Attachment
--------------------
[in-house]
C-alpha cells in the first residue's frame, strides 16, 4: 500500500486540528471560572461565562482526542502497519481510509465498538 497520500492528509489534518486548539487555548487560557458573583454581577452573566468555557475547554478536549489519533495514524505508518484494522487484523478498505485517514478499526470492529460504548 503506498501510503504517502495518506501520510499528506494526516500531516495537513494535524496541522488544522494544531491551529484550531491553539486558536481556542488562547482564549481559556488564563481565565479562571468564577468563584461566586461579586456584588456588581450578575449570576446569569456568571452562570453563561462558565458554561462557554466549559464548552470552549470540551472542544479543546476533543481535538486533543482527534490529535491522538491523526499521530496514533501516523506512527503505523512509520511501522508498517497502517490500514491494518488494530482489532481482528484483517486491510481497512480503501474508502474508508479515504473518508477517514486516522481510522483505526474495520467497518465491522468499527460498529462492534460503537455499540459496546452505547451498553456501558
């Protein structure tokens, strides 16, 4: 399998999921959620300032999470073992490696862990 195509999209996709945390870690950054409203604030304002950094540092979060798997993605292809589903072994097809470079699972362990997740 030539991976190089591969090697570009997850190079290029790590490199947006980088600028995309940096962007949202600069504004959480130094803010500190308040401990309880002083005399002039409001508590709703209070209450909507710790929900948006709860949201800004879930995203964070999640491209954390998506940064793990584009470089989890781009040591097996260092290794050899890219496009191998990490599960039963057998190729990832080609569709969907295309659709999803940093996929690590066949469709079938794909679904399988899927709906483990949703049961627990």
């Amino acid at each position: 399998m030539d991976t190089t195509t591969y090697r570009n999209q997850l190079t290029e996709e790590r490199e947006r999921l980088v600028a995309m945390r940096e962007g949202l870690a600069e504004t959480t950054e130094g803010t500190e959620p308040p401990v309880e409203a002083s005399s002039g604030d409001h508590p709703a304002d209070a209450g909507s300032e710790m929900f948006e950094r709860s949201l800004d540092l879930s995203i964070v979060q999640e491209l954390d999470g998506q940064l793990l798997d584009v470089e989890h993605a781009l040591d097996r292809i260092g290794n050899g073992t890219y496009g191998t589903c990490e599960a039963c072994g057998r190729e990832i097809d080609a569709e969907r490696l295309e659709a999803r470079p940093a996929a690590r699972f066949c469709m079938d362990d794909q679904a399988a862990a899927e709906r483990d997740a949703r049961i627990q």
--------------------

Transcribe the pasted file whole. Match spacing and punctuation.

[in-house]
C-alpha cells in the first residue's frame, strides 16, 4: 500500500486540528471560572461565562482526542502497519481510509465498538 497520500492528509489534518486548539487555548487560557458573583454581577452573566468555557475547554478536549489519533495514524505508518484494522487484523478498505485517514478499526470492529460504548 503506498501510503504517502495518506501520510499528506494526516500531516495537513494535524496541522488544522494544531491551529484550531491553539486558536481556542488562547482564549481559556488564563481565565479562571468564577468563584461566586461579586456584588456588581450578575449570576446569569456568571452562570453563561462558565458554561462557554466549559464548552470552549470540551472542544479543546476533543481535538486533543482527534490529535491522538491523526499521530496514533501516523506512527503505523512509520511501522508498517497502517490500514491494518488494530482489532481482528484483517486491510481497512480503501474508502474508508479515504473518508477517514486516522481510522483505526474495520467497518465491522468499527460498529462492534460503537455499540459496546452505547451498553456501558
């Protein structure tokens, strides 16, 4: 399998999921959620300032999470073992490696862990 195509999209996709945390870690950054409203604030304002950094540092979060798997993605292809589903072994097809470079699972362990997740 030539991976190089591969090697570009997850190079290029790590490199947006980088600028995309940096962007949202600069504004959480130094803010500190308040401990309880002083005399002039409001508590709703209070209450909507710790929900948006709860949201800004879930995203964070999640491209954390998506940064793990584009470089989890781009040591097996260092290794050899890219496009191998990490599960039963057998190729990832080609569709969907295309659709999803940093996929690590066949469709079938794909679904399988899927709906483990949703049961627990």
């Amino acid at each position: 399998m030539d991976t190089t195509t591969y090697r570009n999209q997850l190079t290029e996709e790590r490199e947006r999921l980088v600028a995309m945390r940096e962007g949202l870690a600069e504004t959480t950054e130094g803010t500190e959620p308040p401990v309880e409203a002083s005399s002039g604030d409001h508590p709703a304002d209070a209450g909507s300032e710790m929900f948006e950094r709860s949201l800004d540092l879930s995203i964070v979060q999640e491209l954390d999470g998506q940064l793990l798997d584009v470089e989890h993605a781009l040591d097996r292809i260092g290794n050899g073992t890219y496009g191998t589903c990490e599960a039963c072994g057998r190729e990832i097809d080609a569709e969907r490696l295309e659709a999803r470079p940093a996929a690590r699972f066949c469709m079938d362990d794909q679904a399988a862990a899927e709906r483990d997740a949703r049961i627990q």